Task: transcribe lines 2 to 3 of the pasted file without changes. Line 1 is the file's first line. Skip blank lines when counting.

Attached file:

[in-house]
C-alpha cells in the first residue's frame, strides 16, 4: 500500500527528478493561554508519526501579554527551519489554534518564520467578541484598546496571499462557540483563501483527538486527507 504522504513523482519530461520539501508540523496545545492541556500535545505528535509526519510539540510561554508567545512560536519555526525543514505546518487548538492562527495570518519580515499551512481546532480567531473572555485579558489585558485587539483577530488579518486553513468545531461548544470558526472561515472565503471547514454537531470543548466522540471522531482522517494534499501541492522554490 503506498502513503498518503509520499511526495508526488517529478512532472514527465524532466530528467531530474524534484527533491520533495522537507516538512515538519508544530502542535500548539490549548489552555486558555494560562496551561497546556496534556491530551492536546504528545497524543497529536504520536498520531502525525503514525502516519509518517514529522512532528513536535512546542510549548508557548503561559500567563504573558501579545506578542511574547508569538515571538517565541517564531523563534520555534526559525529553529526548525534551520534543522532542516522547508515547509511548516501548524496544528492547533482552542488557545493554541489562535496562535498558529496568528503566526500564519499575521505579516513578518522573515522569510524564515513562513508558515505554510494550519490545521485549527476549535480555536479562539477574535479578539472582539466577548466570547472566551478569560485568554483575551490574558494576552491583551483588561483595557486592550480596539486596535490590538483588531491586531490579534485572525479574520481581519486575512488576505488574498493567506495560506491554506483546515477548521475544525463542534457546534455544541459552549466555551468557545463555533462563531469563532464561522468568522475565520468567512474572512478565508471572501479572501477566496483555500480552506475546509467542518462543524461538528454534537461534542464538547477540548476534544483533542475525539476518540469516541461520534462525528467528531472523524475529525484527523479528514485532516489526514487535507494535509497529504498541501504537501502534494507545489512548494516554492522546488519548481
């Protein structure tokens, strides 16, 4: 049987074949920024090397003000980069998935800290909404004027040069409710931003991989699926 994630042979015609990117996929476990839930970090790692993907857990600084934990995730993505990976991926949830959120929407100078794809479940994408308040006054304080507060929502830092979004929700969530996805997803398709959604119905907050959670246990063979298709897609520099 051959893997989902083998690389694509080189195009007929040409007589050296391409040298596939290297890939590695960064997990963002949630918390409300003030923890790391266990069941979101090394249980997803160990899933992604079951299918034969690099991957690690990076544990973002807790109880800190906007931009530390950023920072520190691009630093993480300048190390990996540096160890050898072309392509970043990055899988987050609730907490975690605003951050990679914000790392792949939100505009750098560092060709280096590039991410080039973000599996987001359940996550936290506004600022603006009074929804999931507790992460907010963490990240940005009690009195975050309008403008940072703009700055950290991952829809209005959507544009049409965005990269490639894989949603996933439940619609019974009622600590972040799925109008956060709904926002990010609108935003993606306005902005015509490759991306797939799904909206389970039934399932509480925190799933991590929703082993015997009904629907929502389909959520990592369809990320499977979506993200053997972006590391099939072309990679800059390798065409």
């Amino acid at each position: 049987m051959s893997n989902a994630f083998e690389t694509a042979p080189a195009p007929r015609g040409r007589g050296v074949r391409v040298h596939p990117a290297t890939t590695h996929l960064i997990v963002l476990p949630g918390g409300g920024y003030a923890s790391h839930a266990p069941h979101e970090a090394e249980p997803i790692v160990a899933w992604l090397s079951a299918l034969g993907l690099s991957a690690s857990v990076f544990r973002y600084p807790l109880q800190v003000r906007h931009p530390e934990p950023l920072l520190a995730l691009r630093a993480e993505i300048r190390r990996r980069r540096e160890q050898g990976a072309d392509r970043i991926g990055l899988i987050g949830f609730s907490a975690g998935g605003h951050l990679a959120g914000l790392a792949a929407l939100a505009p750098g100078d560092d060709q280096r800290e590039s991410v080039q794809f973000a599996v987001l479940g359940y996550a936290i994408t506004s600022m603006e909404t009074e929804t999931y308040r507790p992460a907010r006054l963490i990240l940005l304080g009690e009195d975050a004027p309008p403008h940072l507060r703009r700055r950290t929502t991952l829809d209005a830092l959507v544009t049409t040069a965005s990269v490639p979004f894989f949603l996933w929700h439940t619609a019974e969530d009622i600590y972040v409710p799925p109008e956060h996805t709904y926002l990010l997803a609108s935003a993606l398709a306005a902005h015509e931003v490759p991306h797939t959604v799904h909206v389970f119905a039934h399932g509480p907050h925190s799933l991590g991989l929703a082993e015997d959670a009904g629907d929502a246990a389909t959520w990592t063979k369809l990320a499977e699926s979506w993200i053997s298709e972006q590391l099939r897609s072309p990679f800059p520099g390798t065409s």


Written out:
C-alpha cells in the first residue's frame, strides 16, 4: 500500500527528478493561554508519526501579554527551519489554534518564520467578541484598546496571499462557540483563501483527538486527507 504522504513523482519530461520539501508540523496545545492541556500535545505528535509526519510539540510561554508567545512560536519555526525543514505546518487548538492562527495570518519580515499551512481546532480567531473572555485579558489585558485587539483577530488579518486553513468545531461548544470558526472561515472565503471547514454537531470543548466522540471522531482522517494534499501541492522554490 503506498502513503498518503509520499511526495508526488517529478512532472514527465524532466530528467531530474524534484527533491520533495522537507516538512515538519508544530502542535500548539490549548489552555486558555494560562496551561497546556496534556491530551492536546504528545497524543497529536504520536498520531502525525503514525502516519509518517514529522512532528513536535512546542510549548508557548503561559500567563504573558501579545506578542511574547508569538515571538517565541517564531523563534520555534526559525529553529526548525534551520534543522532542516522547508515547509511548516501548524496544528492547533482552542488557545493554541489562535496562535498558529496568528503566526500564519499575521505579516513578518522573515522569510524564515513562513508558515505554510494550519490545521485549527476549535480555536479562539477574535479578539472582539466577548466570547472566551478569560485568554483575551490574558494576552491583551483588561483595557486592550480596539486596535490590538483588531491586531490579534485572525479574520481581519486575512488576505488574498493567506495560506491554506483546515477548521475544525463542534457546534455544541459552549466555551468557545463555533462563531469563532464561522468568522475565520468567512474572512478565508471572501479572501477566496483555500480552506475546509467542518462543524461538528454534537461534542464538547477540548476534544483533542475525539476518540469516541461520534462525528467528531472523524475529525484527523479528514485532516489526514487535507494535509497529504498541501504537501502534494507545489512548494516554492522546488519548481
């Protein structure tokens, strides 16, 4: 049987074949920024090397003000980069998935800290909404004027040069409710931003991989699926 994630042979015609990117996929476990839930970090790692993907857990600084934990995730993505990976991926949830959120929407100078794809479940994408308040006054304080507060929502830092979004929700969530996805997803398709959604119905907050959670246990063979298709897609520099 051959893997989902083998690389694509080189195009007929040409007589050296391409040298596939290297890939590695960064997990963002949630918390409300003030923890790391266990069941979101090394249980997803160990899933992604079951299918034969690099991957690690990076544990973002807790109880800190906007931009530390950023920072520190691009630093993480300048190390990996540096160890050898072309392509970043990055899988987050609730907490975690605003951050990679914000790392792949939100505009750098560092060709280096590039991410080039973000599996987001359940996550936290506004600022603006009074929804999931507790992460907010963490990240940005009690009195975050309008403008940072703009700055950290991952829809209005959507544009049409965005990269490639894989949603996933439940619609019974009622600590972040799925109008956060709904926002990010609108935003993606306005902005015509490759991306797939799904909206389970039934399932509480925190799933991590929703082993015997009904629907929502389909959520990592369809990320499977979506993200053997972006590391099939072309990679800059390798065409």